"The Giving USA 2019 report by the Giving USA Foundation and the University of Indiana Lilly Family School of Philanthropy has just come out. The good news? American individuals, bequests, foundations and corporations gave $427 billion to U.S. charities in 2018, according to Giving USA 2019: The Annual Report on Philanthropy for the Year 2018. We Americans are very generous to our churches and charities. In good times, we give a bit over 2 percent of our national GDP to charities. The bad news? 2018 was a down year. Adjusted for inflation, total giving declined 1.7 percent.
Frankly, we have been expecting this news ever since the U.S. tax overhaul went into effect in early 2018. All is not lost, though. At TechSoup, we of course follow technology closely, and we have some ideas on how you can use digital fundraising techniques and tools to thrive in recessionary philanthropic times.
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- In a comparative study among 50 countries, South Africa placed last in the measurement of the reading skill set of Grade 4 learners.
- 702/CapeTalk host Eusebius McKaiser said that the young are being set up for guaranteed failure, and democracy in itself is in trouble if our children cannot read with comprehension.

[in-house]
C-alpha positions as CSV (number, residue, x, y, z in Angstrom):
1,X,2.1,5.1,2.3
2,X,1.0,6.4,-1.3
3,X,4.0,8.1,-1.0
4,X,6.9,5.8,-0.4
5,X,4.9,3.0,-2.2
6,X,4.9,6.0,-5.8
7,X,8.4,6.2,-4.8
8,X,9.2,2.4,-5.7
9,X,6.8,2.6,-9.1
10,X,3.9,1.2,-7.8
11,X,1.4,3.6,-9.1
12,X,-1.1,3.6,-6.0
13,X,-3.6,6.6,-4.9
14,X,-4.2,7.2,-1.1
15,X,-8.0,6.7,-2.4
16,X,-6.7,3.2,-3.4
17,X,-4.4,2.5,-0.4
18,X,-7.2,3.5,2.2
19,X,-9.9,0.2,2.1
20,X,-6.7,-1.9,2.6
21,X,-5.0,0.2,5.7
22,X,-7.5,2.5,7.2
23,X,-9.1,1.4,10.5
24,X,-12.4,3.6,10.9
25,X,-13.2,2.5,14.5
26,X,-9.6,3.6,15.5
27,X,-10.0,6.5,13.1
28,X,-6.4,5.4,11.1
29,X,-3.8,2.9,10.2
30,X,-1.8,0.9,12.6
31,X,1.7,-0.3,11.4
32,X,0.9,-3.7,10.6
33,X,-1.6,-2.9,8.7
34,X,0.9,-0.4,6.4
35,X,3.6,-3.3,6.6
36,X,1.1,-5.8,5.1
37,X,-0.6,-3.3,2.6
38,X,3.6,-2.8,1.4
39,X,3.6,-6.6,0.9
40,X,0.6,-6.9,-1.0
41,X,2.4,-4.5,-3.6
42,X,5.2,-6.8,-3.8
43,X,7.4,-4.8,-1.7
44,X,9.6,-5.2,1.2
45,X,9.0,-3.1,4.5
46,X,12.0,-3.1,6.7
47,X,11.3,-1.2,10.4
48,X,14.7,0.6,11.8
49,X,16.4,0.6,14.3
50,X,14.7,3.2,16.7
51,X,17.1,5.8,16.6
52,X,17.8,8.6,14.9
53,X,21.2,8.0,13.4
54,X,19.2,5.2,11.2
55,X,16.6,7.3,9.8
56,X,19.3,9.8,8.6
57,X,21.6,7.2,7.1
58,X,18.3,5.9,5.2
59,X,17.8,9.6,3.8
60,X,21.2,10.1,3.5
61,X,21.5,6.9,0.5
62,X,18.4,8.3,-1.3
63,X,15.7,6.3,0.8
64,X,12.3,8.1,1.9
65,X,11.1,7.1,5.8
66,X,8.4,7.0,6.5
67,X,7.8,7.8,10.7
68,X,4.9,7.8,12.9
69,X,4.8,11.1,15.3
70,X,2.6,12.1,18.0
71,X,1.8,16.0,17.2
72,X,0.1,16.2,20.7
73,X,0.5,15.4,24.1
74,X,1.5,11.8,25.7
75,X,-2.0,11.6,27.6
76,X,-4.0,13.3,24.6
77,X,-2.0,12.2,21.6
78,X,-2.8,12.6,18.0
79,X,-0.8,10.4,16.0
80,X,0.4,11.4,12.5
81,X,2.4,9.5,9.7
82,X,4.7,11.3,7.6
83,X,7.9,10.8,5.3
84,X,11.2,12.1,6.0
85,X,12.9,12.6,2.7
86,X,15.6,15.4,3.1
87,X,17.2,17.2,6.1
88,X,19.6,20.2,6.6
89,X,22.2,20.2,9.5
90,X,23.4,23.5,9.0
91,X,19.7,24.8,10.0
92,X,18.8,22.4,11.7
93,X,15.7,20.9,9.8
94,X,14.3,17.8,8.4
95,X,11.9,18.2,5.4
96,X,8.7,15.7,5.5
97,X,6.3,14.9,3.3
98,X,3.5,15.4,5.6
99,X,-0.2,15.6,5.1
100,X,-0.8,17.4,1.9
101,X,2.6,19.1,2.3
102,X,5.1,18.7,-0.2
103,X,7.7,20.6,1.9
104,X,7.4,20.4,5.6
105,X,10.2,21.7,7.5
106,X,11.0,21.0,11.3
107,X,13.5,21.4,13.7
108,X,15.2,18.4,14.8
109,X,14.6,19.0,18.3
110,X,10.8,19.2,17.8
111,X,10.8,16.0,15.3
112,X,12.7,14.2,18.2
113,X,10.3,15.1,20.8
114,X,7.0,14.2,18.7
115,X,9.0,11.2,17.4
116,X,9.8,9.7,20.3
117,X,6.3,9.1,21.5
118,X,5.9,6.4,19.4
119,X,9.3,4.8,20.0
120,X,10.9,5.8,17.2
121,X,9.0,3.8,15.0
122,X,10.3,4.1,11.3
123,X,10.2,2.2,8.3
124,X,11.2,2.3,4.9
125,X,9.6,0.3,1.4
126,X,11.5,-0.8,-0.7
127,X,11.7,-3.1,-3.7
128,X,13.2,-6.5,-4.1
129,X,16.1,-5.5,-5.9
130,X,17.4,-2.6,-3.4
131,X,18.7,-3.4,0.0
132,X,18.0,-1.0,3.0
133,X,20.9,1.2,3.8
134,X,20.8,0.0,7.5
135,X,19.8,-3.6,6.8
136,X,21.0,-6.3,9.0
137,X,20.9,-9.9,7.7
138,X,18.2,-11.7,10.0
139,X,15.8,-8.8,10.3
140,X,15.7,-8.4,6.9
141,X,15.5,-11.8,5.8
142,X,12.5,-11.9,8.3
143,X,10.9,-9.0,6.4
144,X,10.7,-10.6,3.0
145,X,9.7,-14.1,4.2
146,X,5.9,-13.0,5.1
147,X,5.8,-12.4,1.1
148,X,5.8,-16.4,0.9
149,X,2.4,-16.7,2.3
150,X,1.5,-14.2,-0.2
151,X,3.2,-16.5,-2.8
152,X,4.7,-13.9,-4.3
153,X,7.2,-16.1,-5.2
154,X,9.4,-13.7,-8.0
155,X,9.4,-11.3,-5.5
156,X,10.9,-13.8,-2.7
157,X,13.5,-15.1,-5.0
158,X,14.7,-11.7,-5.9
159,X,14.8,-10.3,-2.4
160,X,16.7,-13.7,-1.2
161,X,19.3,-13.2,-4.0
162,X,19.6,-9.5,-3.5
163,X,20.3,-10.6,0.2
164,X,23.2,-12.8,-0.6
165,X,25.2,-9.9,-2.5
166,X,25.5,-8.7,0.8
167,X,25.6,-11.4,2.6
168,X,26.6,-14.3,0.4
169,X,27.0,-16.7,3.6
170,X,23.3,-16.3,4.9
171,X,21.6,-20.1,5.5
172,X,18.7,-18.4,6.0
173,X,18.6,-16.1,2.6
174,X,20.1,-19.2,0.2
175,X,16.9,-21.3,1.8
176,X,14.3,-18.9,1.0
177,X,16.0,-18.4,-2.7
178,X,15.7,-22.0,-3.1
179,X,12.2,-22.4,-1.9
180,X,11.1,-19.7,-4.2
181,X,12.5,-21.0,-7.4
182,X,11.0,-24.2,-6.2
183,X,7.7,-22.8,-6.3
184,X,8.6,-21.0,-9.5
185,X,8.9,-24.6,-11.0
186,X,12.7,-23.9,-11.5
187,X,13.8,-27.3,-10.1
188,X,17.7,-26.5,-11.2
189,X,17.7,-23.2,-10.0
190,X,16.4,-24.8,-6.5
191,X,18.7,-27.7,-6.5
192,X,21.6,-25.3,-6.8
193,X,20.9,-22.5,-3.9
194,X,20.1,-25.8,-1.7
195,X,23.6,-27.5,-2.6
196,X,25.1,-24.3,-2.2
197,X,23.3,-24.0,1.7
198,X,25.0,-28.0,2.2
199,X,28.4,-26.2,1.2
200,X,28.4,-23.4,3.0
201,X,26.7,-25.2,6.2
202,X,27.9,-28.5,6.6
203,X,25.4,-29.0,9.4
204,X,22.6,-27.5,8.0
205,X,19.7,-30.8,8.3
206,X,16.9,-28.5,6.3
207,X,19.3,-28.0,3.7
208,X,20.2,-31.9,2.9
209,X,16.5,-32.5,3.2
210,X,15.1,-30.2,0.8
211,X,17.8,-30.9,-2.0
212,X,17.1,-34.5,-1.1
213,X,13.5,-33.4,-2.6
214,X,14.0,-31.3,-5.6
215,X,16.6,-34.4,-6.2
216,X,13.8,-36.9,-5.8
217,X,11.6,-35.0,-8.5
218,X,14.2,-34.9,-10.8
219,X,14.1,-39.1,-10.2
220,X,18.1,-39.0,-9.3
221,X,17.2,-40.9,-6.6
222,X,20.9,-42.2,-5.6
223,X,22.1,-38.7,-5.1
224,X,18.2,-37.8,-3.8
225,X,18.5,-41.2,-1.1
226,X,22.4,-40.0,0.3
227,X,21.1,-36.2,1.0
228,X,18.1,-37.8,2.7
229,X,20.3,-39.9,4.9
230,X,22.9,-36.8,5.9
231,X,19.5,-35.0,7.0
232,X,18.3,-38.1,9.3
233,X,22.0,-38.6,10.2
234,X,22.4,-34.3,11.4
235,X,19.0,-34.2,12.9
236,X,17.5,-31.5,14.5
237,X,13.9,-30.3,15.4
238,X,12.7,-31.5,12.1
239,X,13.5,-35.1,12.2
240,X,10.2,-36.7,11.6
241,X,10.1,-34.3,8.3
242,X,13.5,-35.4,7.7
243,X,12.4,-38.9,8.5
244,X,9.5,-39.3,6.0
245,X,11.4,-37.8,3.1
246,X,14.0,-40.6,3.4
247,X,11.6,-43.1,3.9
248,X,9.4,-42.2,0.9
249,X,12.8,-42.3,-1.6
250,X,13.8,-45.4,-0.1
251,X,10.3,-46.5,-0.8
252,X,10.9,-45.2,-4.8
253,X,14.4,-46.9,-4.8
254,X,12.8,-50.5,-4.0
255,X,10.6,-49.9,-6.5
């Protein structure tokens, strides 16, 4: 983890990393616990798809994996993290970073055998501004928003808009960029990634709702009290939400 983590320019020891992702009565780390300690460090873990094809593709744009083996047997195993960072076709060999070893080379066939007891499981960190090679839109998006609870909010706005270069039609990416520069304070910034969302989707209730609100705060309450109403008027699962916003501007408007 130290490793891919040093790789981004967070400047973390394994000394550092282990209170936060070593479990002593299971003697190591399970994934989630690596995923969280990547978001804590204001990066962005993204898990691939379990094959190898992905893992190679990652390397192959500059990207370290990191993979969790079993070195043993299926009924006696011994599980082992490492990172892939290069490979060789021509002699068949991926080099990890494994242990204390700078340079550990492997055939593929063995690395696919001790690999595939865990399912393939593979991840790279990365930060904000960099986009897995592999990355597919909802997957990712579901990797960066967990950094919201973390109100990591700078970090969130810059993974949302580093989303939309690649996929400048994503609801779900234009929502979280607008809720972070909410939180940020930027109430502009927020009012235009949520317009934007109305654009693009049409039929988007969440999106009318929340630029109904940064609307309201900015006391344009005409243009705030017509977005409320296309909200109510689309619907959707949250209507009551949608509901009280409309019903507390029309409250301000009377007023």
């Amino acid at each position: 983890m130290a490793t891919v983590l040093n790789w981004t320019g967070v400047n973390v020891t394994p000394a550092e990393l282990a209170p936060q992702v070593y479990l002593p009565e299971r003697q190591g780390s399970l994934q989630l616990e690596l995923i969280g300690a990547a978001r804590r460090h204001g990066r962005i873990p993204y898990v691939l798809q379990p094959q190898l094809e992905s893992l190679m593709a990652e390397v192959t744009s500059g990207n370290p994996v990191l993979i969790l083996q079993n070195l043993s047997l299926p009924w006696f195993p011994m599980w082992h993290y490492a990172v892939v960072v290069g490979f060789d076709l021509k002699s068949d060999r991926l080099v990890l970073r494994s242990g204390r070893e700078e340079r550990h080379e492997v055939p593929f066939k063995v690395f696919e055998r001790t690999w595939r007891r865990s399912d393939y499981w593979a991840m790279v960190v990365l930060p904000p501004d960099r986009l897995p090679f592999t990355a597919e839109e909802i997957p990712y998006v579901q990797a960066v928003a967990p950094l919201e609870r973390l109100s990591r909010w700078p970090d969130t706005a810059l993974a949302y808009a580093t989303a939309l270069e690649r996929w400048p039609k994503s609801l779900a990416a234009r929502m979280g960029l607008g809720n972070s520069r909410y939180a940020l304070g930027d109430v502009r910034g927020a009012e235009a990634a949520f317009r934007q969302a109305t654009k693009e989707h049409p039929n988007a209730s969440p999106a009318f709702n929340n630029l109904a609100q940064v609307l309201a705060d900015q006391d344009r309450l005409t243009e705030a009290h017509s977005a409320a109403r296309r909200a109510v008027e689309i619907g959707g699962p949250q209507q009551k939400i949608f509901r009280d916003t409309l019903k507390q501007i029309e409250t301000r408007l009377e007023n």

- Stephen Taylor, Director of Research at the Department of Basic Education:
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"Statistics South Africa (Stats SA) has revealed that nearly half of South Africa's children have never read a book with a parent, raising questions about whether or not there has been a culture of reading harnessed in the country. Puku Foundation executive director Elinor Sisulu has provided context to the problem, with a look at the history of the migrant labour system which has lead to the absence of parents."
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"Around 900,000 doses of cholera vaccine have been unloaded in Mozambique to help stave off a possible epidemic, in the wake of the devastation caused by Cyclone Idai. The immunisation programme will start immediately in unison with an awareness campaign on local radio stations. So far, two cholera deaths and 1,428 cases of the water-borne disease have been confirmed, Aljezeera reports."
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"Five years after a deadly protest in a North West over water cuts, one family who lost their loved one say that they feel that all their efforts were in vain. Osiah Rahube was one of four people who died in January 2014 when Mothutlung residents protested for days, demanding that the troubled Madibeng municipality restore water supply to their homes."
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"The rate of unemployment in South Africa rose to 27.6% at the end of the first quarter (Q1) of the year. It’s the worst figure since Q3/2017, a nearly 15-year high. About 237 000 fewer people had jobs in Q1/2019 compared to Q4/2018. There are now 6.2 million South Africans who are actively looking for a job but can’t find one.
The Money Show’s Bruce Whitfield interviewed Kevin Lings, Chief Economist at Stanlib Asset Management."
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